Omega-3 and Omega-6 Fatty Acids Kill Thymocytes and Increase Membrane Fluidity
Aparna Prasad1, Mari Åhs§2, Alexey Goncharov1, David O. Carpenter*, 1
1 Department of Environmental Health Sciences, School of Public Health, University at Albany, Rensselaer, NY 12144, USA
2 Institute for Health and the Environment, University at Albany, Rensselaer, NY 12144, USA
Omega-3 but not omega-6 fatty acids are thought to promote cardiovascular health by increasing membrane fluidity.
The actions of acute application of omega-3 [docosahexaenoic acid (DHA, 22:6n-3), eicosapentaenoic (EPA, 20:5n-3) and α-linolenic acid (ALA, 18:3n-3)] and omega-6 [docosatetraenoic acid (DTA, 22:4n-6), arachidonic acid (ARA, 20:5n-6) and linoleic acid (LNA, 18:2n-6)] fatty acids on plasma membrane fluidity and cytotoxicity were investigated using mouse thymocytes. Membrane fluidity was assessed by determining fluorescence polarization of 1, 6-diphenyl-1, 3, 5-hexatriene (DPH) and cell death was assessed by using propidium iodide (PI).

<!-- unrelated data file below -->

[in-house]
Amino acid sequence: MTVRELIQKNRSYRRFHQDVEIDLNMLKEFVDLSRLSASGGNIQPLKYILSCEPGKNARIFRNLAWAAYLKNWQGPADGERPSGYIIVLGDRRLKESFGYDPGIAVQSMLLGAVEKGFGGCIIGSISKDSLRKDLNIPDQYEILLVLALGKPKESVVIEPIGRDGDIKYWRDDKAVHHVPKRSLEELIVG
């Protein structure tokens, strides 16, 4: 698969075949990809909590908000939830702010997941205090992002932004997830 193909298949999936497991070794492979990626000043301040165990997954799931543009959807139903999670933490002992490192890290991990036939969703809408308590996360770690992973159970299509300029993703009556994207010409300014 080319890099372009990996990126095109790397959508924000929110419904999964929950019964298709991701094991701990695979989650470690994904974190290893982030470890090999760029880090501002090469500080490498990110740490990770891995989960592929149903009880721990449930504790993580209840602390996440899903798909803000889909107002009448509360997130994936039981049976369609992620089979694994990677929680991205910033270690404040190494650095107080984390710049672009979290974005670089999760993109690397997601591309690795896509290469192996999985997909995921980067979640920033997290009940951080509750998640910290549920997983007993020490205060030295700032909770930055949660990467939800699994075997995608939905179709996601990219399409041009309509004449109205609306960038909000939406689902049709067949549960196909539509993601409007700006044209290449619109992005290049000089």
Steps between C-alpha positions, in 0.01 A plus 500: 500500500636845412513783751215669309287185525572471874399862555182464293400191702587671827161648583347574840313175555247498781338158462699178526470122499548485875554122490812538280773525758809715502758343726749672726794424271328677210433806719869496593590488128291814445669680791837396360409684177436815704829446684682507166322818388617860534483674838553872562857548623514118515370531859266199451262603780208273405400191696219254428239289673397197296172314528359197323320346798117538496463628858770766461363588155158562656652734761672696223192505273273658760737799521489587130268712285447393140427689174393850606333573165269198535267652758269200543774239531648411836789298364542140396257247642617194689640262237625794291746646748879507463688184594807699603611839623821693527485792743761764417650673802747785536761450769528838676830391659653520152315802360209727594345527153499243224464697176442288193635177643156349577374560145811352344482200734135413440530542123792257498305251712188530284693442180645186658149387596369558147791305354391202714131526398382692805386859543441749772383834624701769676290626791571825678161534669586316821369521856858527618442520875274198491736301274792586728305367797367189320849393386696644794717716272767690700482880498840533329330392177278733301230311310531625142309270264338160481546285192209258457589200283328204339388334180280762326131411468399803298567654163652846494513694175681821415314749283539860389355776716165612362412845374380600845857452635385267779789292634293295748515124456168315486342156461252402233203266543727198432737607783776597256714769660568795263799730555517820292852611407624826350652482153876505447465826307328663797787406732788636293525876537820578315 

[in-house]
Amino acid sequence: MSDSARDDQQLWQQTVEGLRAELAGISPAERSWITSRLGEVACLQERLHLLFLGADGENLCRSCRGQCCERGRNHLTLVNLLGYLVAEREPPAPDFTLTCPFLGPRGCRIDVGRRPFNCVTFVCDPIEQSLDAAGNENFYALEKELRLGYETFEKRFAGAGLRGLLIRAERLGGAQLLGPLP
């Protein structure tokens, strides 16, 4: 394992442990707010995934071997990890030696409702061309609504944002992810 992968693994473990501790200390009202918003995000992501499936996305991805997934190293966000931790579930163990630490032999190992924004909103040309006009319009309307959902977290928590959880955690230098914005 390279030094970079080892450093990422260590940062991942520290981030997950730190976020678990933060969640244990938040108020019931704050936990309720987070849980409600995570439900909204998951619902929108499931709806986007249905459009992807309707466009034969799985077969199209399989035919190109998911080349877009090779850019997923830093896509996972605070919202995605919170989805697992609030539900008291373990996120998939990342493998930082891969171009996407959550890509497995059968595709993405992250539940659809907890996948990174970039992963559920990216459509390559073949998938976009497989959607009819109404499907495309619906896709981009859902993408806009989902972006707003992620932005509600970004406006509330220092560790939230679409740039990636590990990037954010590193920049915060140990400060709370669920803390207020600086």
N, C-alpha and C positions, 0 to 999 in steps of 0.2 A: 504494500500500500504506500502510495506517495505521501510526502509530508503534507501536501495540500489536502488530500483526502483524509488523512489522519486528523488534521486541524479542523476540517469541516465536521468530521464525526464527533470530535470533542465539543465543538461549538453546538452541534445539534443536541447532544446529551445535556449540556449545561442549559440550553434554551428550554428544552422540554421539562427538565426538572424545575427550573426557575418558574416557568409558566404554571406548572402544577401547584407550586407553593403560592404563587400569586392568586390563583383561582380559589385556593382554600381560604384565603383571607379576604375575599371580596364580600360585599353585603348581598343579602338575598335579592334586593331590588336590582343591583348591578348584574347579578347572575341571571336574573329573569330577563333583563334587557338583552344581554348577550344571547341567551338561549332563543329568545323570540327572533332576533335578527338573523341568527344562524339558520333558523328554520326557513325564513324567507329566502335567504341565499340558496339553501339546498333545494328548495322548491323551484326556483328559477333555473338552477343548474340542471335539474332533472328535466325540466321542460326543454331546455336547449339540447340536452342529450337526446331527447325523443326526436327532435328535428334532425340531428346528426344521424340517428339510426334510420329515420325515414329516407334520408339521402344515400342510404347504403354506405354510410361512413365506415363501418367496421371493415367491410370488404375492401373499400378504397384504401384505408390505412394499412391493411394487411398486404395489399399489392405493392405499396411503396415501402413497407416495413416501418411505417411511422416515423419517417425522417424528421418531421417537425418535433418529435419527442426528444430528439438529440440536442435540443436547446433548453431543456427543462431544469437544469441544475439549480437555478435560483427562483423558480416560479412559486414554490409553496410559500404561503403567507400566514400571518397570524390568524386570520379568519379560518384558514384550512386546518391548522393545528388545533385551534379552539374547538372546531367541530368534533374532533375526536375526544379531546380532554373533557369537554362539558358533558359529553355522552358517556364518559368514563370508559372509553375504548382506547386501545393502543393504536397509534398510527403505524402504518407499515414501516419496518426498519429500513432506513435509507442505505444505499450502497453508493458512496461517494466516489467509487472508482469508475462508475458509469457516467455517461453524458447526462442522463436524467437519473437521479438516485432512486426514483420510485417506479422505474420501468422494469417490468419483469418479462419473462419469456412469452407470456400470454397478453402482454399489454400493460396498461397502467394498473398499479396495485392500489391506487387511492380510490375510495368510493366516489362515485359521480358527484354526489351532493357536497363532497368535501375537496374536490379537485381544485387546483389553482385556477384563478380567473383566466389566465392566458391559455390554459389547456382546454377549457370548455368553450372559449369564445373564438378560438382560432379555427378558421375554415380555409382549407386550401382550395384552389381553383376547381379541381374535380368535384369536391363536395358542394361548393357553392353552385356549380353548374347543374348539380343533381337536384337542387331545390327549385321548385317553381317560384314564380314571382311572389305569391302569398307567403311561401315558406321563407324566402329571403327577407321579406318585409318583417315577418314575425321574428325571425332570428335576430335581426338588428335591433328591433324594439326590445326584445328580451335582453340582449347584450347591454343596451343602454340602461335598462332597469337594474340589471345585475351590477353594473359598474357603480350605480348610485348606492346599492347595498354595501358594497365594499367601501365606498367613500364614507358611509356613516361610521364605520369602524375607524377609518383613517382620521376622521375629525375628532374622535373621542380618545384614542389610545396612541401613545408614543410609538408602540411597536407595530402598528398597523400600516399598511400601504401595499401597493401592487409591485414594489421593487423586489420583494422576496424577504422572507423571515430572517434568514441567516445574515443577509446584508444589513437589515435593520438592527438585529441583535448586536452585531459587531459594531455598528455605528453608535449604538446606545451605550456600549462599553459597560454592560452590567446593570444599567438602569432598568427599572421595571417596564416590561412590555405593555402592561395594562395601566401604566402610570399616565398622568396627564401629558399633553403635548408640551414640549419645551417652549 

Membrane fluidity in omega-3 treated cells was significantly increased in the order of DHA>EPA>ALA, but DTA and ARA also increased fluidity and were even more potent. Both omega-3 and omega-6 fatty acids were acutely cytotoxic to thymocytes at concentrations that altered membrane fluidity, and omega-6 fatty acids caused more cell death than omega-3s.
The omega-6 fatty acids, DTA and ARA, are more potent than long chain omega-3 fatty acids in causing an increase in membrane fluidity in thymocytes.
Our results suggest that the beneficial effects of fish consumption are unlikely to be secondary to a selective action of omega-3 fatty acids on membrane fluidity.
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* Address correspondence to this author at the Institute for Health and the Environment, University at Albany, 5 University Place, A 217, Rensselaer, NY 12144, USA; Tel: 518-525-2660; Fax: 518-525-2665;
E-mail: firstname.lastname@example.org§Current Address: Linköping University School of Medicine, Linköping,